I’m so glad to see you are bringing forward the need to educate not only the population of Americans but those in the medical field who do not truly are ignorant of the truths of HH.

My brother found out he had HH many years ago. I being female brought this to my doctor. I brought information from the HH Association since he stated he did not know much about it.

I have a hysterectomy at 25 and was concerned. I was told that my iron levels were good for many years. Fortunately I was in need of care from and Gastroenterology Specialist. He notice the reference to HH and asked if I had the DNA test done. NO is had not.

Long story short. I was tested and HH was confirmed. My iron was at 1747. After many, many years of Phlebotomies I finally reached a maintenance level.

My daughter is HH positive and my son is a carrier. Testing and phlebotomies are now a life long process I will need.

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Rebecca July 26, 2015 at 7:18 am

Hello Stephen Cobb. Hoping this find you and yours well. I came across this site when I googled “Celtic Curse”. I do research on many topics. I am interested in Ancestry and Health care outcomes using DNA. Personalized Healthcare is my goal for all. I have HFE gene and mutation. I am a classic example of pre diagnose, undiagnosed, additional DNA factors that triggered more health issues. My story is slightly long and complicated. But find that ancestry keys into the gene and mutations on certain branches of the world family tree. Best Regards, Rebecca aka DNAGenie.

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Cyndi Brozovich October 7, 2015 at 9:28 am

Mr. Cobb,
Thank you for challenging the medical community. I was diagnosed this past year with Homozygus C282Y. I have been having symptoms for 25 years. Alot of specialty doctors missed this diagnosis including: Family Practice (x2), Cardiologist, Neurologist(x6), Internal medicine (x2), Endocrinologist and Hematologist (x2). If I was not a nurse I wouldn’t have known to ask for an iron panel and then research what would cause ferritin to be over 1000 and then ask for the genetic testing. My joints and bones are damaged, my brain has been effected along with my, heart, liver, kidneys and bladder. I am only 47 years old and can’t pick up my gandchildren. That Hysterectomy they did because my body was trying to shed blood at 22yrs old has caused alot of damage. Just last week I had to correct my hematologist that this is not a rare blood disorder and she is right out of University of Florida. I am with you in the effort to educate our doctors. My hope is that they are not doing this on purpose because it’s free to treat with phlebotomy. I have spent alot of money on useless tests, givin myself MS shots for years and taken things that not only were expensive but that are damaging my liver further.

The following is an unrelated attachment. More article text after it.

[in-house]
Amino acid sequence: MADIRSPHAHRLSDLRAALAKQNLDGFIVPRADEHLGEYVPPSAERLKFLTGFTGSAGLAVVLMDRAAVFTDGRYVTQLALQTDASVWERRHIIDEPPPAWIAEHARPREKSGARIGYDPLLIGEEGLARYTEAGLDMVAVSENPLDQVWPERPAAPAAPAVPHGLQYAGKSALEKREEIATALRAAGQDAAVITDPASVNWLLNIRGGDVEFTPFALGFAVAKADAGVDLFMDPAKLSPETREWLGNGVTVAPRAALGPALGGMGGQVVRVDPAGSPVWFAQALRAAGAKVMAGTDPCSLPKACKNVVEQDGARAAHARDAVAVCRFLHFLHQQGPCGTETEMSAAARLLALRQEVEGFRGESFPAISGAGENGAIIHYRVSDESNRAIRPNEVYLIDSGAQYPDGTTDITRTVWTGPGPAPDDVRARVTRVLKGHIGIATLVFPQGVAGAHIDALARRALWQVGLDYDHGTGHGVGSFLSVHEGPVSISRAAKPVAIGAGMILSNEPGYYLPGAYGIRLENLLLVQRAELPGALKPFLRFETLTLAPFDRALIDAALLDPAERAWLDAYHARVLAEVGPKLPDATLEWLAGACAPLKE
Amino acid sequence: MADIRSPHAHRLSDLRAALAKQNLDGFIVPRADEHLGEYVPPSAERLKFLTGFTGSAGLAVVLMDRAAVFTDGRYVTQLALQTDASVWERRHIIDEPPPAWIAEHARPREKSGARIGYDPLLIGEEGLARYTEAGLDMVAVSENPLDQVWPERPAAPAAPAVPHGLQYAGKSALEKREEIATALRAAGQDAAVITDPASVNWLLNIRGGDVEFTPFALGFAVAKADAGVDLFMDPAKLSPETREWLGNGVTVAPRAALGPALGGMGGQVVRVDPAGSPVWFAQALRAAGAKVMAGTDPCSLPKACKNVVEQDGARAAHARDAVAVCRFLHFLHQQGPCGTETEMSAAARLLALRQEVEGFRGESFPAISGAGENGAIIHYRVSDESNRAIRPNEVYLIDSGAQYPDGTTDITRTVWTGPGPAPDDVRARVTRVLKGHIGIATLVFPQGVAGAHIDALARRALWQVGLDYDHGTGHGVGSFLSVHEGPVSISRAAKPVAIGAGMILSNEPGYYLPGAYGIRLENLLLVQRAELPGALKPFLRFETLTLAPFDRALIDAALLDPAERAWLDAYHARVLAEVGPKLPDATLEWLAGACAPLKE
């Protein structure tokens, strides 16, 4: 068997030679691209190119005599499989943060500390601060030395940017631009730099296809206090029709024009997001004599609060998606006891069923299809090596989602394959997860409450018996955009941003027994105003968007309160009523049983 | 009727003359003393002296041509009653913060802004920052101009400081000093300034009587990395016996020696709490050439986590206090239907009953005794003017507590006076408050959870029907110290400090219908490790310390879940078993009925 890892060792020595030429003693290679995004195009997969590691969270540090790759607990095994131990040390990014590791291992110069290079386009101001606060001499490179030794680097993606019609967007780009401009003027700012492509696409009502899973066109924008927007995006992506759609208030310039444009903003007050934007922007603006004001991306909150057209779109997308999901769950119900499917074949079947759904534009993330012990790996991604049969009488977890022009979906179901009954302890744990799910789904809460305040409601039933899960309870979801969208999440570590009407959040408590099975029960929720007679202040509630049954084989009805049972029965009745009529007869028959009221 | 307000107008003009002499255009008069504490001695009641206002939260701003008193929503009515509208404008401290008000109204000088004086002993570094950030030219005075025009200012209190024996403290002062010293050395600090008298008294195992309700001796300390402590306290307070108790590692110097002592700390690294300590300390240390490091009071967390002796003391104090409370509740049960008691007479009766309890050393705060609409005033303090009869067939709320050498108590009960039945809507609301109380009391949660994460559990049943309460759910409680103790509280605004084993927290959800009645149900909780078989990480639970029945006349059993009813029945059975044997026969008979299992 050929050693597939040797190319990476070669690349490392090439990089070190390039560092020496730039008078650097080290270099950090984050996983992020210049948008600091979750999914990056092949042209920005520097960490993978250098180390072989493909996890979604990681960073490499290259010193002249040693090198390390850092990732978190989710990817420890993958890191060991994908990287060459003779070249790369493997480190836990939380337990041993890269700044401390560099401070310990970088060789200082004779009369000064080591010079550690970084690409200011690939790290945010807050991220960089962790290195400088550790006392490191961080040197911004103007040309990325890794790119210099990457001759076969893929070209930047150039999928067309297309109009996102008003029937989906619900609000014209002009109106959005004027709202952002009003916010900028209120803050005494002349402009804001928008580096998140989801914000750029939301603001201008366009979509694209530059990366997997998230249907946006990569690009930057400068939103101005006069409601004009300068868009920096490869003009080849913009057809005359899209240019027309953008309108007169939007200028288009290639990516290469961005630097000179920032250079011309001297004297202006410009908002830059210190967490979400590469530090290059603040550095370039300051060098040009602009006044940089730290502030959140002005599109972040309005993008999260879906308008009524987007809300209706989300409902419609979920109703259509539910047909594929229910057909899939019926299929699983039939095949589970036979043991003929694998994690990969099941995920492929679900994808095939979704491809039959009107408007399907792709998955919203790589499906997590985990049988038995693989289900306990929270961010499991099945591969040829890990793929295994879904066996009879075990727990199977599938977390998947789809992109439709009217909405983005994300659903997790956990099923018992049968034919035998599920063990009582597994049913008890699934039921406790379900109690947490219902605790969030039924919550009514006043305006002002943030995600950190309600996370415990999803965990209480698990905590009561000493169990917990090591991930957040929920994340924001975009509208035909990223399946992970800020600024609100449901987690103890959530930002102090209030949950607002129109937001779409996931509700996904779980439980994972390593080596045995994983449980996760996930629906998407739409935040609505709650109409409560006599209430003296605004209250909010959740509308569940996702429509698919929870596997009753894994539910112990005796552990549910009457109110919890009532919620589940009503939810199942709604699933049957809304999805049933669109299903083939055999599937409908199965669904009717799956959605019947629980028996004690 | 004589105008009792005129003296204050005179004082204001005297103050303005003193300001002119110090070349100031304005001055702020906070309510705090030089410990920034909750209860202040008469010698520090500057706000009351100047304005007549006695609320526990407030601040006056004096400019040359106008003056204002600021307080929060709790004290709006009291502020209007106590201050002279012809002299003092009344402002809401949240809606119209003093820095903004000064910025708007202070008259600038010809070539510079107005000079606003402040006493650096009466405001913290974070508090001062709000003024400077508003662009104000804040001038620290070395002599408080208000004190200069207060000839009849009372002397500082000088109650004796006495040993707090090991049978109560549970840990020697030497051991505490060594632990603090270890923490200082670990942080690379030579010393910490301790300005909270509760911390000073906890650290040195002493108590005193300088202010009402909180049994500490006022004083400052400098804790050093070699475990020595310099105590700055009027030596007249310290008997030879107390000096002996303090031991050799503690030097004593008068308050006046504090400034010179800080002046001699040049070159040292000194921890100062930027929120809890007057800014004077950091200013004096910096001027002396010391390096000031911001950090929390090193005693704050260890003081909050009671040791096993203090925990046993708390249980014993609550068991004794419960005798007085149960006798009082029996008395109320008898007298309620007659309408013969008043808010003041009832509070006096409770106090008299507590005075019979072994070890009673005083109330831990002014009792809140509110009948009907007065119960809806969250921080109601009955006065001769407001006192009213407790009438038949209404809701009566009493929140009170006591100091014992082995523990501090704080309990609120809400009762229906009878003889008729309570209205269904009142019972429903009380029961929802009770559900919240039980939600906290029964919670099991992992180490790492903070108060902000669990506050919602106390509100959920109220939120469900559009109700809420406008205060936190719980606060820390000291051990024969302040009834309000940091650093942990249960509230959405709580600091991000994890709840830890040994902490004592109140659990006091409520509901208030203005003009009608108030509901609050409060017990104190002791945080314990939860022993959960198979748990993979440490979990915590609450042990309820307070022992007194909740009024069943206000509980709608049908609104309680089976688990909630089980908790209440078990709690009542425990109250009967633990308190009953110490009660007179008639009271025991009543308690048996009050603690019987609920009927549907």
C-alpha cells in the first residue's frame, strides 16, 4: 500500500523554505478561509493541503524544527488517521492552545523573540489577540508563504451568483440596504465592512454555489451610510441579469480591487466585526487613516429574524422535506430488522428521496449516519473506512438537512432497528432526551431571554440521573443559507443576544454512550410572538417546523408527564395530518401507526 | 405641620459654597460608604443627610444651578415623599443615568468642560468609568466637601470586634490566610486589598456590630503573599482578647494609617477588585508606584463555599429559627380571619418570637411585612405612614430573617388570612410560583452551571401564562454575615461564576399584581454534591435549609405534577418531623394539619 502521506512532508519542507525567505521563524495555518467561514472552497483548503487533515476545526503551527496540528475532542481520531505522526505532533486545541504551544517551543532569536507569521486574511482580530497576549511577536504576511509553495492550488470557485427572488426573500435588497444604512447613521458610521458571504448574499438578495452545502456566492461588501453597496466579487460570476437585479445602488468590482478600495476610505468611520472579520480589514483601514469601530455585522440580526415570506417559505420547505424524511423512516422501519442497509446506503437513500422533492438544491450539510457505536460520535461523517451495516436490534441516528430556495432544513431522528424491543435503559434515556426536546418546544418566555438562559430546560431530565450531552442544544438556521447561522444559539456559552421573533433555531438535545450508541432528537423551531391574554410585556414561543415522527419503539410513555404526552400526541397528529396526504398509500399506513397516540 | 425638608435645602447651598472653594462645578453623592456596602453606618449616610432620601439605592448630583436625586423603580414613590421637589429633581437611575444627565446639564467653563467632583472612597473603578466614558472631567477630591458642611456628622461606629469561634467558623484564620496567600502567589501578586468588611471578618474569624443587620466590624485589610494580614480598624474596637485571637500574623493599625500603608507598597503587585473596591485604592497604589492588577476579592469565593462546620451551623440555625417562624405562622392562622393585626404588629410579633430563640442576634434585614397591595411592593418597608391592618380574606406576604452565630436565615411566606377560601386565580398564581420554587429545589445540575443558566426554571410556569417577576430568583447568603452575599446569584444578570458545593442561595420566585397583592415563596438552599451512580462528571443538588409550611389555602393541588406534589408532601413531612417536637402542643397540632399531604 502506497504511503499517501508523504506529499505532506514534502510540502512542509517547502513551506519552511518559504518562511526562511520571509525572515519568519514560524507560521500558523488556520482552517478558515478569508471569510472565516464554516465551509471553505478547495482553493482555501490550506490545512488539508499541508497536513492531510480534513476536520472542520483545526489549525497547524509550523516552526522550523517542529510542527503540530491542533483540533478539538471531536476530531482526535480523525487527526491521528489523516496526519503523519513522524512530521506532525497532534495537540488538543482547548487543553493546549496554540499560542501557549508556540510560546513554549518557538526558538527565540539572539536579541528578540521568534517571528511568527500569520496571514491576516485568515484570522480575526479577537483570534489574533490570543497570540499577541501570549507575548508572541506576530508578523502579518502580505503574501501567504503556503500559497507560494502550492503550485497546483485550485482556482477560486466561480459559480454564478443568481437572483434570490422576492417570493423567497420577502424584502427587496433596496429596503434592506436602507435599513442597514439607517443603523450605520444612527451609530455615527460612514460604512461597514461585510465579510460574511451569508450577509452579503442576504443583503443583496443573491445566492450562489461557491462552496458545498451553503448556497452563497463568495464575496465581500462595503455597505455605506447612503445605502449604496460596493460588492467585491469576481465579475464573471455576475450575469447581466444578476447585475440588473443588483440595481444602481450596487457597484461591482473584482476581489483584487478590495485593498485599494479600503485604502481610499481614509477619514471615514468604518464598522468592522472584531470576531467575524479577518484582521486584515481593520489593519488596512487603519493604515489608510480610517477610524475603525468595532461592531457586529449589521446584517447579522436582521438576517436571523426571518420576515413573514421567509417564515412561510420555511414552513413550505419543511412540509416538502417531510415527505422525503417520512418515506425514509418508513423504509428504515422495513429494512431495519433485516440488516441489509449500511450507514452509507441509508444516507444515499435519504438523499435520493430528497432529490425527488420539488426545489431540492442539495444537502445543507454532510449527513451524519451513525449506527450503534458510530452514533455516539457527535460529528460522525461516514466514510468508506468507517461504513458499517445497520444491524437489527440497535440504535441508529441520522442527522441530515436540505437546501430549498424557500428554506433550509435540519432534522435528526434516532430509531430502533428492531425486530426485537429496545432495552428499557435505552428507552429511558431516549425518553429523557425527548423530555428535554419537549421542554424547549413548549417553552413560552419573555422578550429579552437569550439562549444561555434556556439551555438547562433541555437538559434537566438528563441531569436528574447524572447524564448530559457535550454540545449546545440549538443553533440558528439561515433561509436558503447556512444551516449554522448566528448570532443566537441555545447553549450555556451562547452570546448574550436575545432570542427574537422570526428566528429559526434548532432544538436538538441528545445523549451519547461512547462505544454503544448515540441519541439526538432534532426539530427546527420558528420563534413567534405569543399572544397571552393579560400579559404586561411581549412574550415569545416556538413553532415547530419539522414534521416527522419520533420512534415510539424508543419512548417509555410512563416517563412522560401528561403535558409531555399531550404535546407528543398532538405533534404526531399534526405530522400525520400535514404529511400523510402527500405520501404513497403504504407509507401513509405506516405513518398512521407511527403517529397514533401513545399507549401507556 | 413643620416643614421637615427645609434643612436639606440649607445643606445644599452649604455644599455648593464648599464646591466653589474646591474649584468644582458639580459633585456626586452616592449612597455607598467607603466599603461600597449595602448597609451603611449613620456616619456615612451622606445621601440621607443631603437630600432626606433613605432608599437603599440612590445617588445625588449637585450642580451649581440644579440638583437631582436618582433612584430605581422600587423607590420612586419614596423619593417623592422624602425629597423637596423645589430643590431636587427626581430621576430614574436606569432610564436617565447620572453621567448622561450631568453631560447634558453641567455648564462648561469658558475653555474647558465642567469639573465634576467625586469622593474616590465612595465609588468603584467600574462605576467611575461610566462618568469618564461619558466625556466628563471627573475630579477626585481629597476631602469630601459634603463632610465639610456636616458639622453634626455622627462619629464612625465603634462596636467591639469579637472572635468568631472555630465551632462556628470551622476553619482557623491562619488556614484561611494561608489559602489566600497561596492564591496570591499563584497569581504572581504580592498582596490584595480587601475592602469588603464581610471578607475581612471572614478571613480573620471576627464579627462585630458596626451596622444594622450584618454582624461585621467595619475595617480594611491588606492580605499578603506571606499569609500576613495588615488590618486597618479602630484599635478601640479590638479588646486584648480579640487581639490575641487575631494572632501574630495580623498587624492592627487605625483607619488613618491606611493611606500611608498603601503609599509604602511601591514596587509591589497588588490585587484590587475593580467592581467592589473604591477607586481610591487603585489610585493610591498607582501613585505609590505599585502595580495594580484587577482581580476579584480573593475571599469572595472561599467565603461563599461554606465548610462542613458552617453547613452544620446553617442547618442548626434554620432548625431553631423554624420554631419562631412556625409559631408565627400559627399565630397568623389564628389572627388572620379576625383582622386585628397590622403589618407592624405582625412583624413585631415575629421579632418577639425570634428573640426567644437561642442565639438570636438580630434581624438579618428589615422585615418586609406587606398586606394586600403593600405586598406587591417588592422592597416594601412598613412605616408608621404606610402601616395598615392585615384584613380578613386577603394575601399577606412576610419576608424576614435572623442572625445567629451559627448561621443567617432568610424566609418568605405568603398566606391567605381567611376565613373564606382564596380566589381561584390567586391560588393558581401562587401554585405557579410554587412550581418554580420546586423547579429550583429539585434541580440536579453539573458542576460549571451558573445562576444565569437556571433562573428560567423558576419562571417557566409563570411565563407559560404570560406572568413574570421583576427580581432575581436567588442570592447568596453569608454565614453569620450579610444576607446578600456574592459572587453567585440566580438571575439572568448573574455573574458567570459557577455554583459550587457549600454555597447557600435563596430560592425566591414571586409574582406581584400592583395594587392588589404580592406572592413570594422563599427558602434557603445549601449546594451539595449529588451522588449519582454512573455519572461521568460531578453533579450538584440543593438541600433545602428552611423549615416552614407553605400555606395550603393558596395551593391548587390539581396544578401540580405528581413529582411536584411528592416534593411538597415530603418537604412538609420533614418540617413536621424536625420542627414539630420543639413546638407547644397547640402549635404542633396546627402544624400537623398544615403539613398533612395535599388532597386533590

Thank you,
Cyndi Brozovich

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Suzie November 29, 2015 at 9:20 pm

oh Thank you .. so much for all this information.. I have been suffering with so many things over years.. I’ve lost friends, family, they all think I’m crazy!

i am only 49, and this is just astounding that this even exists… I’m so tired.. I hurt so much… I have spinal arthritis, and injuries, and positive ANA but nothing that screams you are sick! HERE this is what it is. I had liver testing due to medications I take.. they been abnormal lately.. then I threw myself at my dr. of 10 plus years.. I said let me out of this body for just a day or two. I need a break.
He said I need a psychiatrist, he said lets order it all up.. blood work that is.
Also my disability advocate… after 10 months of being supportive says honey anyone ever tell you your a hypochondriac? what?
so the blood work came back all abnormal liver… then HIGH Ferritin… so we get ultrasound of liver.. and sent off to Oncology WHAT? How did I go from skeletal arthritis.. to a cancer doctor?
We did the testing… I had a hyster in 2007…. i tested high for estrogen,
i have the c282y gene… and am non menopausal… i get labs results in the mail a while ago.. and my doctor appointment is Dec 1st. I am going crazy with what ifs!?!
I feel horrible… today i feel like it could be my appendix, fearing I’m just over dramatic I curled up in a ball and just slept 2 days. as I could.
i can’t eat.. i can’t stop crying. will people believe me finally I don’t feel good!?!
What am I facing?
Your information helps.. but I am in so much pain… oh i have a fatty liver.. i am not a big drinker.. i know many more worse that i. i am not a drinker. i don’t smoke or do anything but my prescribed meds.

I am in agony…. people don’t understand my thoughts of suicide. it’s not that i don’t want to be here… i do. i just can’t imagine another day of pain that no one believes…

thank you